Underlying many of the comments in support of the expansion of Heathrow was the recognition of it as an international hub, important to our economy and the jobs in it. It is our only such hub, with 68 million passengers a year and 56 per cent. of freight. It is because of the high volume of transit passengers that the hub is able to operate long-haul flights to multiple destinations, including to centres of economic growth in China and India that are important to our economy. If the arguments in favour of expansion are to be challenged, the whole issue of whether Heathrow should be an important international hub needs to be considered.
Susan Kramer: Can the hon. Lady cite the studies she has seen that determine what level of transit passengers is necessary to ensure a wide range of destinations? I question whether she could find such a study, because many other hub airports have a wider range of destinations than Heathrow on much lower percentages of transit traffic.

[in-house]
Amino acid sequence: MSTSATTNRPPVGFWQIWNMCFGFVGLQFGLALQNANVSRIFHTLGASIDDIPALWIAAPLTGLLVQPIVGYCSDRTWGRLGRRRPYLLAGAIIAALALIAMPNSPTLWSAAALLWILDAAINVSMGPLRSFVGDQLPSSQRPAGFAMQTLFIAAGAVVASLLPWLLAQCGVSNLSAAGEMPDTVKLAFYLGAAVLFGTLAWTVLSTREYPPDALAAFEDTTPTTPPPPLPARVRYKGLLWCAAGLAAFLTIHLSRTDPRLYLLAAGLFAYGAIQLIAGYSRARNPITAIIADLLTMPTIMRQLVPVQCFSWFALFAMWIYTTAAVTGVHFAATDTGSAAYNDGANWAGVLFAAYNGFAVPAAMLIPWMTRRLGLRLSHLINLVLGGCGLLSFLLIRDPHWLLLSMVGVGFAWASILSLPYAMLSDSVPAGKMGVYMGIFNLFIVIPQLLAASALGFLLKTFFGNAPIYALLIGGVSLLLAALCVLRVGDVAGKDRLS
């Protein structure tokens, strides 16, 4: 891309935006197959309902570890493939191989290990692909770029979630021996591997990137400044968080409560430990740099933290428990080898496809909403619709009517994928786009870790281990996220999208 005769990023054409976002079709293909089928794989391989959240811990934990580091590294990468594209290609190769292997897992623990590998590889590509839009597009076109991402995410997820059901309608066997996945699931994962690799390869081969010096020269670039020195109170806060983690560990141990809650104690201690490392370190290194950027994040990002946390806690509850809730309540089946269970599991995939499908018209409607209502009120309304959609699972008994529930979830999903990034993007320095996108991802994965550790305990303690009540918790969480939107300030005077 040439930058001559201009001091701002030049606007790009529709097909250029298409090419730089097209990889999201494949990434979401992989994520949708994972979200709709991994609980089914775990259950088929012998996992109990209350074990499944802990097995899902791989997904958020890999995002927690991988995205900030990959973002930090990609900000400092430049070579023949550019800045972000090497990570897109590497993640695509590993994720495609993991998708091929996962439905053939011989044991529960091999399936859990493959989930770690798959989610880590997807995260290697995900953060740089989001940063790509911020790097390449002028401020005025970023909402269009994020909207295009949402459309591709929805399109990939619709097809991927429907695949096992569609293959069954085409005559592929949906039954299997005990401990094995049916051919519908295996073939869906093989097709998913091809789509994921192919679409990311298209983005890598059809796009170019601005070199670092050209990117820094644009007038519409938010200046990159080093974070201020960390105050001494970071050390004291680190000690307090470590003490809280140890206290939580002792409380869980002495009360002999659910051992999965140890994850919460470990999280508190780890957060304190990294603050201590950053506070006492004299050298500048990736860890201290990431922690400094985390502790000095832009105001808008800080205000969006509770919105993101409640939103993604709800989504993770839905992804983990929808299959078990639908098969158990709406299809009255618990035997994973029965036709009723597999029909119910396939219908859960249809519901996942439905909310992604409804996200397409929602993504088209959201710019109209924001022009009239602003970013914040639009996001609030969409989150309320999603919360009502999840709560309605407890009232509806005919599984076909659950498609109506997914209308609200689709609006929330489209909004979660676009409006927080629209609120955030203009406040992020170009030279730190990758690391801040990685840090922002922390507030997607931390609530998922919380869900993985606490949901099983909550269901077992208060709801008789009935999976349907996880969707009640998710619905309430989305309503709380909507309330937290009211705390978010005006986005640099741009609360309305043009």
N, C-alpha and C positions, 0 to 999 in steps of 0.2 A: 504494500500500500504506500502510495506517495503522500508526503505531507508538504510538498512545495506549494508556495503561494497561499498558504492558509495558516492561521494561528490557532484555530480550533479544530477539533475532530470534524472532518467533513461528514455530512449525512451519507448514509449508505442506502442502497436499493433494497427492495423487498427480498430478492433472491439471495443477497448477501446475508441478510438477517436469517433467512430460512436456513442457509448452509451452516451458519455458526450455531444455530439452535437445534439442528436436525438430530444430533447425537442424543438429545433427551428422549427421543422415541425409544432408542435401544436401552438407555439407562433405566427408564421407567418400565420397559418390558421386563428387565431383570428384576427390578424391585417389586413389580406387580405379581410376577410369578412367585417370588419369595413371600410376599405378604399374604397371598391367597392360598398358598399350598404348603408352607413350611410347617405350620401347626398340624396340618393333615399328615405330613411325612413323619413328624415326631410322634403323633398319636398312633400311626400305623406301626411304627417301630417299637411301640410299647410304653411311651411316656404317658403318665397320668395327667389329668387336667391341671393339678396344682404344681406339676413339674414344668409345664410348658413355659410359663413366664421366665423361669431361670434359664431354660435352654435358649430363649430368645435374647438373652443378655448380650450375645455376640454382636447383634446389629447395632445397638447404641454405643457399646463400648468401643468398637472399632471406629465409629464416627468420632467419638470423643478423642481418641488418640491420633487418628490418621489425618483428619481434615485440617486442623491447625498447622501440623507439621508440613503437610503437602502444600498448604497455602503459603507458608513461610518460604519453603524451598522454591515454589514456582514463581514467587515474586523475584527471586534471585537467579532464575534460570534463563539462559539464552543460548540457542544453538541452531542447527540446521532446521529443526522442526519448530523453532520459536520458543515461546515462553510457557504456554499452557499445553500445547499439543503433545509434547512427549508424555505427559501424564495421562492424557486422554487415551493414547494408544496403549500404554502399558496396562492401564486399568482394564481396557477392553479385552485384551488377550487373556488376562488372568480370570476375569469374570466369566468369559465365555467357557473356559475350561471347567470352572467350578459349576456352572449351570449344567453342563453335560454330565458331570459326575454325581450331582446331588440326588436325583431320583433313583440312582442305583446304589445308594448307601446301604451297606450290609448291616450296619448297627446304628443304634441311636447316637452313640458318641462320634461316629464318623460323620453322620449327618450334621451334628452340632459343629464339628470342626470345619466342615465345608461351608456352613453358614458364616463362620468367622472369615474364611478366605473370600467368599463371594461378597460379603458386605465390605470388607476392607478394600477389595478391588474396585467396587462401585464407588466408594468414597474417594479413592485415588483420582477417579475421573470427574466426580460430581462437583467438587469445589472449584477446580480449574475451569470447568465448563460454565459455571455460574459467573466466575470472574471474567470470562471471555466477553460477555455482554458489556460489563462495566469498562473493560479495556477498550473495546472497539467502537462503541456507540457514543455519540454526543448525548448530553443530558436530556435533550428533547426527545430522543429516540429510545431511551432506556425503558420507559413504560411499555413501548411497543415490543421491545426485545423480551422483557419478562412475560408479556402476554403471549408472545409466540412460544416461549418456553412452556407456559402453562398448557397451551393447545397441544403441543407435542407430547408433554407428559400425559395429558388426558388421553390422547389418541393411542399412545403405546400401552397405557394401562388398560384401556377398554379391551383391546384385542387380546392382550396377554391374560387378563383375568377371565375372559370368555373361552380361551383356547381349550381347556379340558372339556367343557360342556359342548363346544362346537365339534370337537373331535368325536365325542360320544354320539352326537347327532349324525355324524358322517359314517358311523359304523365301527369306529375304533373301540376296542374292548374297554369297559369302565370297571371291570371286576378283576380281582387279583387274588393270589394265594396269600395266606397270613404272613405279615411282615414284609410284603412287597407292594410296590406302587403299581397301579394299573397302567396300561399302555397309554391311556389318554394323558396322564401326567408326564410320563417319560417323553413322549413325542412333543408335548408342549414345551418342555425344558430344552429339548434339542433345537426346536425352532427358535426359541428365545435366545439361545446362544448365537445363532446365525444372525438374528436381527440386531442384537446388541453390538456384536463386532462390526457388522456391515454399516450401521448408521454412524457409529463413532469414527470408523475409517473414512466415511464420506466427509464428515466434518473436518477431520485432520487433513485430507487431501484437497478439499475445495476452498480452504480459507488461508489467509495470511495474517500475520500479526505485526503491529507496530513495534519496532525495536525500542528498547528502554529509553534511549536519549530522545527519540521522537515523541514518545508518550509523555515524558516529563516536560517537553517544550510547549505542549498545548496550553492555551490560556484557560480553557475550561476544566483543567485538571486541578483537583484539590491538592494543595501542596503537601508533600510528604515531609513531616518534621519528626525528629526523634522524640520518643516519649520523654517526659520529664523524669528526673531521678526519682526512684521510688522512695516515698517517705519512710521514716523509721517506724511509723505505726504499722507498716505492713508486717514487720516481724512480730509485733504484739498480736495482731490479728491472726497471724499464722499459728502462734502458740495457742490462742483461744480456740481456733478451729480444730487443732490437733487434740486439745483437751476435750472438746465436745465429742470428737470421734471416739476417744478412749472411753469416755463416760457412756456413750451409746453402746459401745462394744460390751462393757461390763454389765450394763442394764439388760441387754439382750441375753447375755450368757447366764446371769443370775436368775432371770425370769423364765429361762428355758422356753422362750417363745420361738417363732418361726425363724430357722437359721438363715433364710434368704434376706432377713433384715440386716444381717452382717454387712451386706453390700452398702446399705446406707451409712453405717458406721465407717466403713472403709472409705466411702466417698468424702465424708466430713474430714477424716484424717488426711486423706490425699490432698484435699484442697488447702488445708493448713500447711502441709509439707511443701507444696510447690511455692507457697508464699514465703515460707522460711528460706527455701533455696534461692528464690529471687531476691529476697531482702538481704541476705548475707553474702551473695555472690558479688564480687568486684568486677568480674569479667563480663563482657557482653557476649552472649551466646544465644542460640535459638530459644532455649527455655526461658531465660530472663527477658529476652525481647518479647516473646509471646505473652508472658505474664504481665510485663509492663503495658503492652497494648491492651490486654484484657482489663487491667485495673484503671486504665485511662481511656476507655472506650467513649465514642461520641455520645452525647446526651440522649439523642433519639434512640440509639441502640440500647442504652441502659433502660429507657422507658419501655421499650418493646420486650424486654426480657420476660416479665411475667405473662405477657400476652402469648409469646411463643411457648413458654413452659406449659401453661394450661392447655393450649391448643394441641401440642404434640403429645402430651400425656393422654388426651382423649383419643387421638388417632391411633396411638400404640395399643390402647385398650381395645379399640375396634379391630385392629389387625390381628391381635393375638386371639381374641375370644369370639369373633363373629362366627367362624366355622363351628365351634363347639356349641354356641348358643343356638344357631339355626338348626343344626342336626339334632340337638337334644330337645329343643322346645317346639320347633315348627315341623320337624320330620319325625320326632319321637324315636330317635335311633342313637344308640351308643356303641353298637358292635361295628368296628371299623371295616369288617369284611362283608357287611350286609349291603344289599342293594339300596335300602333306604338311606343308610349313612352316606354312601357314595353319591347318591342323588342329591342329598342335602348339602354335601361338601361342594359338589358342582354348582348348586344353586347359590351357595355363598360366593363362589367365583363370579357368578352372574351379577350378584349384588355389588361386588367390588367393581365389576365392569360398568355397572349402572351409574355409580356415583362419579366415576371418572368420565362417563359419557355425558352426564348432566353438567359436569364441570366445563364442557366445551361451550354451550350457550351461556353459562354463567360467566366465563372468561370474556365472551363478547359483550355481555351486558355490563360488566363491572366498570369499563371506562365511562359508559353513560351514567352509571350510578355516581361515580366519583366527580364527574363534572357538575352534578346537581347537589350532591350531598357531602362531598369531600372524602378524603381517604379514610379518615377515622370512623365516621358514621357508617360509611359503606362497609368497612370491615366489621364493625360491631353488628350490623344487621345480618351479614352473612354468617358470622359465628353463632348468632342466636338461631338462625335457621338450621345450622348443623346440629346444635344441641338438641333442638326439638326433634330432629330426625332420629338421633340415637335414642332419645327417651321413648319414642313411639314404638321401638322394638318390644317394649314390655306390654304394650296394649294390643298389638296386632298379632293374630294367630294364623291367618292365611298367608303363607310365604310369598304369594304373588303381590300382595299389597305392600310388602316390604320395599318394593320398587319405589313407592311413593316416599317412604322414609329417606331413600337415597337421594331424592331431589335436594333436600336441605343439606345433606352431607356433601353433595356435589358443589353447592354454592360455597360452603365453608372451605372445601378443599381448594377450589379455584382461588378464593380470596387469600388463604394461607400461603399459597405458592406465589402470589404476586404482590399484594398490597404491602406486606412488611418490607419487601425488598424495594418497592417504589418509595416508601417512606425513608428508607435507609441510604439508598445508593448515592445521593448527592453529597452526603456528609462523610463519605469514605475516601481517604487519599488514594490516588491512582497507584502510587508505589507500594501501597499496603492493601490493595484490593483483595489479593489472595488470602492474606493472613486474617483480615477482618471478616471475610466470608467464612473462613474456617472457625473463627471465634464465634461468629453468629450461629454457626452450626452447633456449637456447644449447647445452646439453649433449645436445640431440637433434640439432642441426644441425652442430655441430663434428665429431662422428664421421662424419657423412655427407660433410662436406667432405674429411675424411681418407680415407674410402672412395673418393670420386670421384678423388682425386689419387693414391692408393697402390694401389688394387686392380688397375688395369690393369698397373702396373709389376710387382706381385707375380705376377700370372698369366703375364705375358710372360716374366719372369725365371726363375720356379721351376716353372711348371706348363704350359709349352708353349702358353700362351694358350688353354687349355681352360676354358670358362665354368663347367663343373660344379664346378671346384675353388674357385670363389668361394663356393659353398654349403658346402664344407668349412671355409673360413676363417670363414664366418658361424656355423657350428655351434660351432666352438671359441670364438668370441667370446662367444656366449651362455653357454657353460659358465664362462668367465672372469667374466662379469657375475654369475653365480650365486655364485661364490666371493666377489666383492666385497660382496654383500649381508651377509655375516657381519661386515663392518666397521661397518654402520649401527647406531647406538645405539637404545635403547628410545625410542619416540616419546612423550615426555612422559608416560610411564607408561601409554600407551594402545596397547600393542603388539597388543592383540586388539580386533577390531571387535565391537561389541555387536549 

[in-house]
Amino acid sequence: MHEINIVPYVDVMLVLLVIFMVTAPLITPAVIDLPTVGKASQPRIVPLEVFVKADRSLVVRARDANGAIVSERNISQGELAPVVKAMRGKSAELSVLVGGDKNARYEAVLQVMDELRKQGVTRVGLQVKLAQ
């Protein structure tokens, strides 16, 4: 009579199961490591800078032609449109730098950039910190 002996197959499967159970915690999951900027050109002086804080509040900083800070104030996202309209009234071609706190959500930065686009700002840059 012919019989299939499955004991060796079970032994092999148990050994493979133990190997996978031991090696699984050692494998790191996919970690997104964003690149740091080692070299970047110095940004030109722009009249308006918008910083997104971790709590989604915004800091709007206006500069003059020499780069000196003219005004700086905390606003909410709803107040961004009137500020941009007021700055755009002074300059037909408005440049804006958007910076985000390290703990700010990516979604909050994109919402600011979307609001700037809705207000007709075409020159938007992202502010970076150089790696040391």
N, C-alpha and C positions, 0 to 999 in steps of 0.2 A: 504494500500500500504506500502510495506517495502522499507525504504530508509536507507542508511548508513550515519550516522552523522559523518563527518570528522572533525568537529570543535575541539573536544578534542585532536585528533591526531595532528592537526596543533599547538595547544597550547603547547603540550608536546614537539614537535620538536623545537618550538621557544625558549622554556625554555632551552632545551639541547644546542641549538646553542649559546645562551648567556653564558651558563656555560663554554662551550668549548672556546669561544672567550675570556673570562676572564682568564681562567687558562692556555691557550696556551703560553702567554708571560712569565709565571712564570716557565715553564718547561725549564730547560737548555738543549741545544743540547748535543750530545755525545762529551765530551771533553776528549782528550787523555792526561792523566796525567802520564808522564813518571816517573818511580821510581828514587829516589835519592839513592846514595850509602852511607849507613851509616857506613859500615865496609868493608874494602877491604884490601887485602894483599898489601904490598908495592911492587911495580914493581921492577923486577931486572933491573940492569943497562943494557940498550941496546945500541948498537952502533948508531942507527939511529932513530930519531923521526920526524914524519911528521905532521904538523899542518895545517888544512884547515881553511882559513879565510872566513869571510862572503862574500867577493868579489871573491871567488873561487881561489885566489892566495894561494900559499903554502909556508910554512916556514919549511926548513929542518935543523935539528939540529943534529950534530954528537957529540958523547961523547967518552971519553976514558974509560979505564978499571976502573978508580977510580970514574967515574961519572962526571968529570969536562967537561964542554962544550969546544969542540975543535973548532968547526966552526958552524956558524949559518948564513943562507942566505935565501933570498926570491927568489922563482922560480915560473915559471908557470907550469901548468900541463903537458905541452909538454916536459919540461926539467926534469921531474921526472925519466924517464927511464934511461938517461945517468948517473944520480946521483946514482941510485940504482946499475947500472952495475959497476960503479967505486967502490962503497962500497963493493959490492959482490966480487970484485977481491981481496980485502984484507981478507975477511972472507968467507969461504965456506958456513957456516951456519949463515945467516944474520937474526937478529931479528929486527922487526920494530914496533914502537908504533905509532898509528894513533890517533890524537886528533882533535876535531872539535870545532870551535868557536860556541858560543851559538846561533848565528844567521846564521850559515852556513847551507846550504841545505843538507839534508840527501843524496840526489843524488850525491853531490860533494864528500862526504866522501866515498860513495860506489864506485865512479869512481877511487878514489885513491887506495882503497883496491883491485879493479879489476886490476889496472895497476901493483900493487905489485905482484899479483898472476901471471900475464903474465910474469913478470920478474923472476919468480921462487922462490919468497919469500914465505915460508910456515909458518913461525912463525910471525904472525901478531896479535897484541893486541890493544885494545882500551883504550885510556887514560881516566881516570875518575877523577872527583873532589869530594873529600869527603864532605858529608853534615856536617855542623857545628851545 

Mrs. Ellman: The fact is that transit passengers are important to enable international flights to develop. Heathrow is fullit operates at more than 98 per cent. capacity, and that is why it is losing some of its flights to rivals such as Schiphol, Paris and Frankfurt, where more runways cater for fewer passengers with greater reliability. That fact was highlighted in the recent Competition Commission report, which examined BAAs operations. The importance of regional routes for regional connectivity should also be taken into account. I am a strong supporter of high-speed rail, but I would pause before advocating that we should sever aviation links between the regions and the capital. That would be a major step.